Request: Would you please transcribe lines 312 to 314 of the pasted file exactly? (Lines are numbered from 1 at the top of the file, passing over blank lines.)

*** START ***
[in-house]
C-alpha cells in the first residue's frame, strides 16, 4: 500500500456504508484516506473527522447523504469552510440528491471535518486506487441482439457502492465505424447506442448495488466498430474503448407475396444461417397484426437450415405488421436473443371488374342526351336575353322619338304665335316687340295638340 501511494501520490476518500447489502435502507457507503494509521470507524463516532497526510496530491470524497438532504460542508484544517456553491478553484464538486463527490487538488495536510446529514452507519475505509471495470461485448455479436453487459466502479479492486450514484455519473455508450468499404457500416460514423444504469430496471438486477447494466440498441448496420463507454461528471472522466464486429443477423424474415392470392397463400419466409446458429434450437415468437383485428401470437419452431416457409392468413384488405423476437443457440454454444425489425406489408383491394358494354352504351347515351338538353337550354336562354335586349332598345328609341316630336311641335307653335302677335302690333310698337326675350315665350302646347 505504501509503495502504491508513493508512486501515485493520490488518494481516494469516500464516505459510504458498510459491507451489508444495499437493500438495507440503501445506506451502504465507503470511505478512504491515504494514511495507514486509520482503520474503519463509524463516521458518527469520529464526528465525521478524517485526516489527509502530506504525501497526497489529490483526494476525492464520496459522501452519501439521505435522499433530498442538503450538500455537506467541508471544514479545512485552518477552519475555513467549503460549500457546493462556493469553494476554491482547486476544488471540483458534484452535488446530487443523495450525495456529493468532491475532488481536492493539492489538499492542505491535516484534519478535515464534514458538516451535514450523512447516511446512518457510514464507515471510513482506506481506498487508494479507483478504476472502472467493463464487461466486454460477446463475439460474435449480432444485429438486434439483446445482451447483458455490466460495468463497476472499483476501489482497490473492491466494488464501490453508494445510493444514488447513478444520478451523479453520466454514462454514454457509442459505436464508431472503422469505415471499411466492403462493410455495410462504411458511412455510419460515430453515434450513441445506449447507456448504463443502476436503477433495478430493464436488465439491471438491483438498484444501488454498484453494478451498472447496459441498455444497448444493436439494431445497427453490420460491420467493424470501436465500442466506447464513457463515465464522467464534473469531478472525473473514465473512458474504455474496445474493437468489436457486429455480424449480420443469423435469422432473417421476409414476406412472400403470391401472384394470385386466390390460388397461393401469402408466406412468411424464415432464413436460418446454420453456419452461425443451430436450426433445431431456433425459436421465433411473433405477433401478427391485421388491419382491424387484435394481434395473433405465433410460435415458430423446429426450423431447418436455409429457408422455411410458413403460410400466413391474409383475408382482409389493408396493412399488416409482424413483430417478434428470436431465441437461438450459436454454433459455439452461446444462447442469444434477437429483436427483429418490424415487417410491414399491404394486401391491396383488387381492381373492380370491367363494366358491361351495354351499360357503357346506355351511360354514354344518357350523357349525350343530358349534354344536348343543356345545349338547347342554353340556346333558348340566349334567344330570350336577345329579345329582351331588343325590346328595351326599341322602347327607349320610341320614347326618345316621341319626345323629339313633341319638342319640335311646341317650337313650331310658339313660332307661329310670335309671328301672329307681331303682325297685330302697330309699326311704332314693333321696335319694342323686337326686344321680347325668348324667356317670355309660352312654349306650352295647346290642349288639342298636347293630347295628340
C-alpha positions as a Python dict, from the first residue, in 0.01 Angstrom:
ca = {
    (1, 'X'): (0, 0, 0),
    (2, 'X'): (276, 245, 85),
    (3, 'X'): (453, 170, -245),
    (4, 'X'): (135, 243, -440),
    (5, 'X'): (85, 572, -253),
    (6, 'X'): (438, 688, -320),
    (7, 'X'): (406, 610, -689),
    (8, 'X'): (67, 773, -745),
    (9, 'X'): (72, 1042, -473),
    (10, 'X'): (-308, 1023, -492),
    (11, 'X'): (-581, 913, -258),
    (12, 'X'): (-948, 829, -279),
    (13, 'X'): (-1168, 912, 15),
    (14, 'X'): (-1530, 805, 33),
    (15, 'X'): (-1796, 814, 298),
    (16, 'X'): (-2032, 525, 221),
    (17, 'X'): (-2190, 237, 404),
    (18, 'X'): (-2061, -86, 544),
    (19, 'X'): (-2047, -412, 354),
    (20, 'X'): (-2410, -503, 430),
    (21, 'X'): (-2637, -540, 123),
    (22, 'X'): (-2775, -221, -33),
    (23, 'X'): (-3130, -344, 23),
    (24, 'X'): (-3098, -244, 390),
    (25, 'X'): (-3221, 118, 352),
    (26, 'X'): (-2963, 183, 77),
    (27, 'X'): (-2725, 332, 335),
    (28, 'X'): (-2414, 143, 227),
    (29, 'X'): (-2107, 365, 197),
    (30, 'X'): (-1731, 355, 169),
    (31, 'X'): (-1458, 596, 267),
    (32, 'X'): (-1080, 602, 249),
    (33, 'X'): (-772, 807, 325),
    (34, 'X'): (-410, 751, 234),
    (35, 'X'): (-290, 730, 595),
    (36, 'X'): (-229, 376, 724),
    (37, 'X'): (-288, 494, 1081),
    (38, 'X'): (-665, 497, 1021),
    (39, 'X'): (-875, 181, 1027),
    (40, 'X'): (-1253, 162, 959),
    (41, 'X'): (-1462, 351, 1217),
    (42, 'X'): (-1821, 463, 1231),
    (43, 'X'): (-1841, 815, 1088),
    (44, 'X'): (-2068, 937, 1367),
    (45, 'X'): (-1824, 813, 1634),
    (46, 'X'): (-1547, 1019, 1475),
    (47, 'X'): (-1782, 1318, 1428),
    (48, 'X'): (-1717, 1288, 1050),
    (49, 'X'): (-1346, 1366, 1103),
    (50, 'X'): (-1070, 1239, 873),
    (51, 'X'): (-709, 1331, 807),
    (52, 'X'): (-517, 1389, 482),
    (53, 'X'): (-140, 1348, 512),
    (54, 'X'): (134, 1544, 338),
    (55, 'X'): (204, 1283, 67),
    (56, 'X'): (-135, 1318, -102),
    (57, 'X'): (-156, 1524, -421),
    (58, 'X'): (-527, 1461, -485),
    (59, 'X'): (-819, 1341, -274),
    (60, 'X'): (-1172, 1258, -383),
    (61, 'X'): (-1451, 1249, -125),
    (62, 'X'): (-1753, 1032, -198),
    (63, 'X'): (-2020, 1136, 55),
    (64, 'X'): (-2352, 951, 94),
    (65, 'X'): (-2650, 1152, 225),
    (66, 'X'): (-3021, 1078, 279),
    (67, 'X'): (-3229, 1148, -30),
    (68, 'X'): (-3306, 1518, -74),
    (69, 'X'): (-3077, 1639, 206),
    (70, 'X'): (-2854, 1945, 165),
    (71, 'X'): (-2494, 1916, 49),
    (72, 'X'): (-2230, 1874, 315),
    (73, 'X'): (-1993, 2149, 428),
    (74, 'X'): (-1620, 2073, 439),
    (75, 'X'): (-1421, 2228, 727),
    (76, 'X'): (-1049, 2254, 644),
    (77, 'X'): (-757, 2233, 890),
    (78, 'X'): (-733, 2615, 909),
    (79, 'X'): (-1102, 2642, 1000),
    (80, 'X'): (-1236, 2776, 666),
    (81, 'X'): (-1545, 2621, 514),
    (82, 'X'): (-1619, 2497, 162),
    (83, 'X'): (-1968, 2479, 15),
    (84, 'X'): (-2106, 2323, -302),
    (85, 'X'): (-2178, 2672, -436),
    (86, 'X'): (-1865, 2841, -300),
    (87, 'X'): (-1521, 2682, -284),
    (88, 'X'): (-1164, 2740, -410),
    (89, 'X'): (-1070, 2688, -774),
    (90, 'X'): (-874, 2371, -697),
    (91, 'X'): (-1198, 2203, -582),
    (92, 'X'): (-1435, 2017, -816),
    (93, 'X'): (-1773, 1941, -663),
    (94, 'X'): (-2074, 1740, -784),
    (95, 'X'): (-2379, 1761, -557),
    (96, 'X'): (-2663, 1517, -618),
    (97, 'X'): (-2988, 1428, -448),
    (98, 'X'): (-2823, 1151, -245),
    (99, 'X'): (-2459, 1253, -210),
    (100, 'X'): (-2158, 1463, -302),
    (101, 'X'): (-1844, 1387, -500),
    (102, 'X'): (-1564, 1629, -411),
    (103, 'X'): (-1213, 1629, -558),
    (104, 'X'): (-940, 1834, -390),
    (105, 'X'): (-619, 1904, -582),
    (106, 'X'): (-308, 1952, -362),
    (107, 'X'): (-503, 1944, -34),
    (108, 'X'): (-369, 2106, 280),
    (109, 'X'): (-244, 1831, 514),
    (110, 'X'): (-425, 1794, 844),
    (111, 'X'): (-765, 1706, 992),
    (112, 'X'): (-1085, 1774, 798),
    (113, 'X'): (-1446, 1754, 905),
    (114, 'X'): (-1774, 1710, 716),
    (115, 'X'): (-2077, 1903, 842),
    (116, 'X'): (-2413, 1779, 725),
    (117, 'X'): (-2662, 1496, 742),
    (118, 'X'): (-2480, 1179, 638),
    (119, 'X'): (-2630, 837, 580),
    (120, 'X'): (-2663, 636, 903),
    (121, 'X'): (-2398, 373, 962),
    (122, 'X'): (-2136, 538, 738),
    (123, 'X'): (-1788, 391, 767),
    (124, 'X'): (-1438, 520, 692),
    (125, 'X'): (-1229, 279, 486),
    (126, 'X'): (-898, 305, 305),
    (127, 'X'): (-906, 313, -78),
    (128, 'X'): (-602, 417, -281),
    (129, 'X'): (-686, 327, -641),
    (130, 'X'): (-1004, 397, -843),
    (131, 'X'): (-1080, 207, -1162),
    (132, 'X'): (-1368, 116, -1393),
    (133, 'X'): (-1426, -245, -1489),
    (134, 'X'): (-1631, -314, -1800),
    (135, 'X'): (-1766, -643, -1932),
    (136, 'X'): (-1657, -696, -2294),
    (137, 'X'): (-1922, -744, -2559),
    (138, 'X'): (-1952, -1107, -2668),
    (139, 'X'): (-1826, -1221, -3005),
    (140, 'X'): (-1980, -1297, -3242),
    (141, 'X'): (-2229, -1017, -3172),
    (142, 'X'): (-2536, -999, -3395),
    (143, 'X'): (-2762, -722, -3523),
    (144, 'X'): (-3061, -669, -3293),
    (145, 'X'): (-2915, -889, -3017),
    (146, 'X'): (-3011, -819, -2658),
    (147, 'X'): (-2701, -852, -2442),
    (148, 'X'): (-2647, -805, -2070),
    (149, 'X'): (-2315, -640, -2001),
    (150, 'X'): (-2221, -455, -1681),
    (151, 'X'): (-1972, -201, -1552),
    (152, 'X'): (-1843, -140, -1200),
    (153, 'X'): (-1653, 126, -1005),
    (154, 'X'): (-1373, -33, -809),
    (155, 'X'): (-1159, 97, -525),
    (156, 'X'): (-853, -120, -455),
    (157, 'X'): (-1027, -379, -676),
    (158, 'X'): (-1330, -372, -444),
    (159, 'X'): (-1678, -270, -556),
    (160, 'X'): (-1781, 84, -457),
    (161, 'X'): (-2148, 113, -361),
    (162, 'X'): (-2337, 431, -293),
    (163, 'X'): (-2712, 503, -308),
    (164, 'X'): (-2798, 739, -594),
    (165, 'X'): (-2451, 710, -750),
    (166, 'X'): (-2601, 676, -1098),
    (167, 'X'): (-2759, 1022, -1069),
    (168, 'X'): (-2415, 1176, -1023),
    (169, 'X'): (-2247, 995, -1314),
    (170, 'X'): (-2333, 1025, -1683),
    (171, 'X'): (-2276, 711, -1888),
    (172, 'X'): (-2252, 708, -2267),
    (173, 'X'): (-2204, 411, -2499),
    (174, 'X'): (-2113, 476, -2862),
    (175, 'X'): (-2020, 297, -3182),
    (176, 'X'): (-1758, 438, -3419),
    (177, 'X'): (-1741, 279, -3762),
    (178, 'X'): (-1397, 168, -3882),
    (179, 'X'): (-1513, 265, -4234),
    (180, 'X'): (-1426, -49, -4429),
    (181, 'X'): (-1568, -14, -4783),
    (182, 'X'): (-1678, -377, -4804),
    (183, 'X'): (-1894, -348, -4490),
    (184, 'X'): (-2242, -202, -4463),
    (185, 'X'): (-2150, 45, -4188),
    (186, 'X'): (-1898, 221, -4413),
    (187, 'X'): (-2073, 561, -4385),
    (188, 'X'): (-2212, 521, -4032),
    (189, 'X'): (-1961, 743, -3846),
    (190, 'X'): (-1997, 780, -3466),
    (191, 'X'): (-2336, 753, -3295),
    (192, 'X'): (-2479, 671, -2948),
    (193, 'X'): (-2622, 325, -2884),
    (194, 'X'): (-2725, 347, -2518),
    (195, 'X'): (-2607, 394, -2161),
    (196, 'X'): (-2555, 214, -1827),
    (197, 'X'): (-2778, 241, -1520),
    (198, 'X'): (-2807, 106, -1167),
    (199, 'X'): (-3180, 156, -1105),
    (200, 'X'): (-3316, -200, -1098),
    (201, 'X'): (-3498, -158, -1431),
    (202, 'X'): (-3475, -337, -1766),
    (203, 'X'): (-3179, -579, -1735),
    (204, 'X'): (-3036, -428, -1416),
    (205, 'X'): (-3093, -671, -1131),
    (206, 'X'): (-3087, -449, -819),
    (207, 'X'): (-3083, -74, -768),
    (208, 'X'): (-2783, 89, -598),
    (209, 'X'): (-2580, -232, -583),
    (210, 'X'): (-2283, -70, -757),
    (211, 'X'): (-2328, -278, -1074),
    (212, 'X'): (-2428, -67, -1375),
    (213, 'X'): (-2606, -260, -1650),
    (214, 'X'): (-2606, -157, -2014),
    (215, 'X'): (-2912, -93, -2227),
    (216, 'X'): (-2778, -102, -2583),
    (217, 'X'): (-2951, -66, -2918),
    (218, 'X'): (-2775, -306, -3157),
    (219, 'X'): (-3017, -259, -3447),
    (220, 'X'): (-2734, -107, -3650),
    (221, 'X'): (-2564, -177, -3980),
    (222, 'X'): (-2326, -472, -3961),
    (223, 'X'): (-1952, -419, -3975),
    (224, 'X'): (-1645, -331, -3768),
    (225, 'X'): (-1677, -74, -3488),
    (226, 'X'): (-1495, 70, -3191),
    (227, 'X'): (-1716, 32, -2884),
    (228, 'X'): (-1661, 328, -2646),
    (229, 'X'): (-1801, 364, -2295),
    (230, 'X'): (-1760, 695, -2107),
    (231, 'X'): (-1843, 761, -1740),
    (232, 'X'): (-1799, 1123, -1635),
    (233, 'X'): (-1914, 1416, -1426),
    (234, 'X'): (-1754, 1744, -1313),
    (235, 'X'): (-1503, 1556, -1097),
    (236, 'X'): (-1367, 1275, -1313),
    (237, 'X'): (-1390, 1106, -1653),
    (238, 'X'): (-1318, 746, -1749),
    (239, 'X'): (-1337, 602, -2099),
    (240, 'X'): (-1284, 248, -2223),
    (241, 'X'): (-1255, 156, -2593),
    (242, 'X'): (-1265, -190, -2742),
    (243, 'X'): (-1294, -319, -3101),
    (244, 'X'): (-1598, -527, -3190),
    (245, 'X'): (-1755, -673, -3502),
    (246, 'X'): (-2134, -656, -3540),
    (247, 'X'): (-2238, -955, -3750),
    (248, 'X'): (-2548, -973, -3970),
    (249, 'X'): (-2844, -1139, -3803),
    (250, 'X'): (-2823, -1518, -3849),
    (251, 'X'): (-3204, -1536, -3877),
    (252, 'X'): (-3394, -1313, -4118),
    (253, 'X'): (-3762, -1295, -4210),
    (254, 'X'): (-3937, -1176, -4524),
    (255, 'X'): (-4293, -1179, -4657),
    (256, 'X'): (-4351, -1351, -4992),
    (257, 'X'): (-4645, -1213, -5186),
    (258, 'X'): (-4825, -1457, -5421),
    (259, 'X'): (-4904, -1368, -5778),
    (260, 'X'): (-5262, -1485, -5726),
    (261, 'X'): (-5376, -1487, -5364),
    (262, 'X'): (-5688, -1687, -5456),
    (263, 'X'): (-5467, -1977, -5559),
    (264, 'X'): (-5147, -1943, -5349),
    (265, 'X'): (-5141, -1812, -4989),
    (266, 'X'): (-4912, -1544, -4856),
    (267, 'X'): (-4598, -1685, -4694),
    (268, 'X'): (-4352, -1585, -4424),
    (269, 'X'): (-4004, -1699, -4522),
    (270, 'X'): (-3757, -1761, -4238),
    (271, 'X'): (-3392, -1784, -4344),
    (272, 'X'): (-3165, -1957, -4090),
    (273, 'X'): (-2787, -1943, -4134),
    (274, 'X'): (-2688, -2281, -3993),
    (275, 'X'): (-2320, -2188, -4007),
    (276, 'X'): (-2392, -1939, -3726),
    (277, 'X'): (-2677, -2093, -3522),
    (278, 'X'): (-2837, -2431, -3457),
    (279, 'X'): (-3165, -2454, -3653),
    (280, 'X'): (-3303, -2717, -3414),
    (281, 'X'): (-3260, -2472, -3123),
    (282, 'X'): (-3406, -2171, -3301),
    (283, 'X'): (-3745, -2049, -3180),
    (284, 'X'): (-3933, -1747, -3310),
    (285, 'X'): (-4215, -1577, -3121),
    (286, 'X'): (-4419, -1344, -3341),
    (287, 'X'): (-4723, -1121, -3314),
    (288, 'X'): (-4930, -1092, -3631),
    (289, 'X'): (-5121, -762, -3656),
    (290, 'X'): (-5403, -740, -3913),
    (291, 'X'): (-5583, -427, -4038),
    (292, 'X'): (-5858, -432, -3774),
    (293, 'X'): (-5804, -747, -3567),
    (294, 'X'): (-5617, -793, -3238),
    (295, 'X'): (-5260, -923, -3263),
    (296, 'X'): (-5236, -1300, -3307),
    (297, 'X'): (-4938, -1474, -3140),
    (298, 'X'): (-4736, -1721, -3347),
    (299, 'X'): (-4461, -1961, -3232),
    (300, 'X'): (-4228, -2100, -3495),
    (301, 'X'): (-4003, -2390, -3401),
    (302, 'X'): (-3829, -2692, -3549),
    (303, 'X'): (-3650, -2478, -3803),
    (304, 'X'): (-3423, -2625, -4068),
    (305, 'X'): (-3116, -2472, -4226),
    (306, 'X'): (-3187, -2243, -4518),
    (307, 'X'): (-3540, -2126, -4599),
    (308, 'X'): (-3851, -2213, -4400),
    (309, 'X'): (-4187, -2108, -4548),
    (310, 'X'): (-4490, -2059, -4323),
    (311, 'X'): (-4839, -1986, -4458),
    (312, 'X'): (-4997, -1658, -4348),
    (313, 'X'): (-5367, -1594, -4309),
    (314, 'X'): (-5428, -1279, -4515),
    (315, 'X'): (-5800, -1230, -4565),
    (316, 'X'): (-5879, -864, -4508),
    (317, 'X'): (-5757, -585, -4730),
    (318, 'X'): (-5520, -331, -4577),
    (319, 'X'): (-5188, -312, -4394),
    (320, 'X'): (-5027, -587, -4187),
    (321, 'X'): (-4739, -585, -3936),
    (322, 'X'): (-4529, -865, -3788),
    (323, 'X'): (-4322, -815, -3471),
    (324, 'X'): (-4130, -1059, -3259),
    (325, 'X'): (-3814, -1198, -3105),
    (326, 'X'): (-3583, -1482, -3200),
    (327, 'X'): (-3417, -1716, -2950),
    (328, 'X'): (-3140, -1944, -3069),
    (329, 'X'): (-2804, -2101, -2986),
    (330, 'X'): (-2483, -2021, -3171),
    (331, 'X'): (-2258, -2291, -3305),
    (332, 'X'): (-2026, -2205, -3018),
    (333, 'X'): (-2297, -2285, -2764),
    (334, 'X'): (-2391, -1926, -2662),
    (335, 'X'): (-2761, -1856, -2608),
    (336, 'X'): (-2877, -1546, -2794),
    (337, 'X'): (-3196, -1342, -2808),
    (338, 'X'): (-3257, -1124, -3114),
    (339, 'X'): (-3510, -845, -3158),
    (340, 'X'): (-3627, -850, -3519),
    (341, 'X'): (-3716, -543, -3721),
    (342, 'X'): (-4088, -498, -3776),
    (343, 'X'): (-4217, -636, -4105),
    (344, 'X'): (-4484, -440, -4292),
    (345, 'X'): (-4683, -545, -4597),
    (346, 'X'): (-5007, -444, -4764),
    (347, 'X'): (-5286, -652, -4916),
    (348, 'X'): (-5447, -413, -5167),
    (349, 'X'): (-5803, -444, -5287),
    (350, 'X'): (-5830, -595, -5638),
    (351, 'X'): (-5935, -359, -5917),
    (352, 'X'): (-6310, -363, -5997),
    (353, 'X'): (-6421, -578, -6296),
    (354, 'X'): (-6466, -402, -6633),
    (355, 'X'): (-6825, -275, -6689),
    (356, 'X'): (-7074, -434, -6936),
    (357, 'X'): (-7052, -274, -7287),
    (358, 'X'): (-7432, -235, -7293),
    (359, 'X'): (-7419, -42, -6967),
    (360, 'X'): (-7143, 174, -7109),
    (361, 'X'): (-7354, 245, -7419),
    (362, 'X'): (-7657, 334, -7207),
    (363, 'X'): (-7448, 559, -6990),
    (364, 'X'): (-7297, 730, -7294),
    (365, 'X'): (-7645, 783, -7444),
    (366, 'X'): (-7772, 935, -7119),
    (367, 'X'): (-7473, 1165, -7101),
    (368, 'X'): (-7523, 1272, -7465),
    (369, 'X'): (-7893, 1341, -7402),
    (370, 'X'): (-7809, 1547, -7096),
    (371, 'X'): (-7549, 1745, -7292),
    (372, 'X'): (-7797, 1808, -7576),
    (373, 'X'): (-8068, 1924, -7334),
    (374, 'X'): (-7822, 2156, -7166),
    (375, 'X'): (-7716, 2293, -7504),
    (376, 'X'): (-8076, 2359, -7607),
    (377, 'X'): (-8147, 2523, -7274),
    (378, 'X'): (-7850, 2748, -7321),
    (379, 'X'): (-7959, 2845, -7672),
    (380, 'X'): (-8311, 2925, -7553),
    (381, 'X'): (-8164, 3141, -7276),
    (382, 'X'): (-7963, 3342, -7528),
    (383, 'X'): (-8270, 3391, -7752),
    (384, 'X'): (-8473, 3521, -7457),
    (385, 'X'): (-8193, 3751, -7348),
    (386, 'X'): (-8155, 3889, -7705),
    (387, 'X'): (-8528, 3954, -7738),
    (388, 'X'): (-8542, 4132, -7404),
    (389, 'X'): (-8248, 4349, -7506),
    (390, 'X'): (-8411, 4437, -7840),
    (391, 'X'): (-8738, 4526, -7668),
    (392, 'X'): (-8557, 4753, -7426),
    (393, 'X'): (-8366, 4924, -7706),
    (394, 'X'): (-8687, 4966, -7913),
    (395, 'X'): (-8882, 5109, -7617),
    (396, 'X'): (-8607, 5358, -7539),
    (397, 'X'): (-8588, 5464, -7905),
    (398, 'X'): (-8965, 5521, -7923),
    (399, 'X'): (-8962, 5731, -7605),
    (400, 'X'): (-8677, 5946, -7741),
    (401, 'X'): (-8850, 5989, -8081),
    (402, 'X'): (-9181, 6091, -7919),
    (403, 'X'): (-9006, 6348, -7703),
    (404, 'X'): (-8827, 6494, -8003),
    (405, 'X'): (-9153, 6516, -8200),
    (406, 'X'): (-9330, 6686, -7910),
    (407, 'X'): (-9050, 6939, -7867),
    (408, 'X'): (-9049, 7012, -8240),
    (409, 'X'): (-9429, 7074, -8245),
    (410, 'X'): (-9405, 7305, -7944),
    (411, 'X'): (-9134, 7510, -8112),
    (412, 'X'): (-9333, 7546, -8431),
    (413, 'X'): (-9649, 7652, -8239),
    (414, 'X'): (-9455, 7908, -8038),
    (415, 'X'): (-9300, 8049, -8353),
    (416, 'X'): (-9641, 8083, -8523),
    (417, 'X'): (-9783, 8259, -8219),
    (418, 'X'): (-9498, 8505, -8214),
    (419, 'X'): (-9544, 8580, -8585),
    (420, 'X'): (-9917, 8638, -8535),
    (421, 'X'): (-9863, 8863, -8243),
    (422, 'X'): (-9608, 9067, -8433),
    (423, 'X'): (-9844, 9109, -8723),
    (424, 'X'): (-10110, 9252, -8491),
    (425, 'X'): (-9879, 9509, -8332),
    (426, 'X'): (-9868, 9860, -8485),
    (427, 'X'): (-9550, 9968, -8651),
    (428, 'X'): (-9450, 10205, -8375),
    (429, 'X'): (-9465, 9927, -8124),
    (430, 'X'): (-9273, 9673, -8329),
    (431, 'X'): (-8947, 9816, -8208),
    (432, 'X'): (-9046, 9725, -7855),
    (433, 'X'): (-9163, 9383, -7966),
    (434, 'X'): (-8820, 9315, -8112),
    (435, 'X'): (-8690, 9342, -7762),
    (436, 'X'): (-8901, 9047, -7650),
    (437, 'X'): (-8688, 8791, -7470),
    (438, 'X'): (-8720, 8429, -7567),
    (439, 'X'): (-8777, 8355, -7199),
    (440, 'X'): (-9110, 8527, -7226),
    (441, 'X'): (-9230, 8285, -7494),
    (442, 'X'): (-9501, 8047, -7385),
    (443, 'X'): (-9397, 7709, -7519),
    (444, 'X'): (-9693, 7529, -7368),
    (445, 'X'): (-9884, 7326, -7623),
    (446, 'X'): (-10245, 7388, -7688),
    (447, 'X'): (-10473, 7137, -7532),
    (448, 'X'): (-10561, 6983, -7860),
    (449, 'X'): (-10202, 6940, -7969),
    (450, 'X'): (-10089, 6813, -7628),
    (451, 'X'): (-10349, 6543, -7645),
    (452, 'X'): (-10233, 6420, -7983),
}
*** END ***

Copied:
    (308, 'X'): (-3851, -2213, -4400),
    (309, 'X'): (-4187, -2108, -4548),
    (310, 'X'): (-4490, -2059, -4323),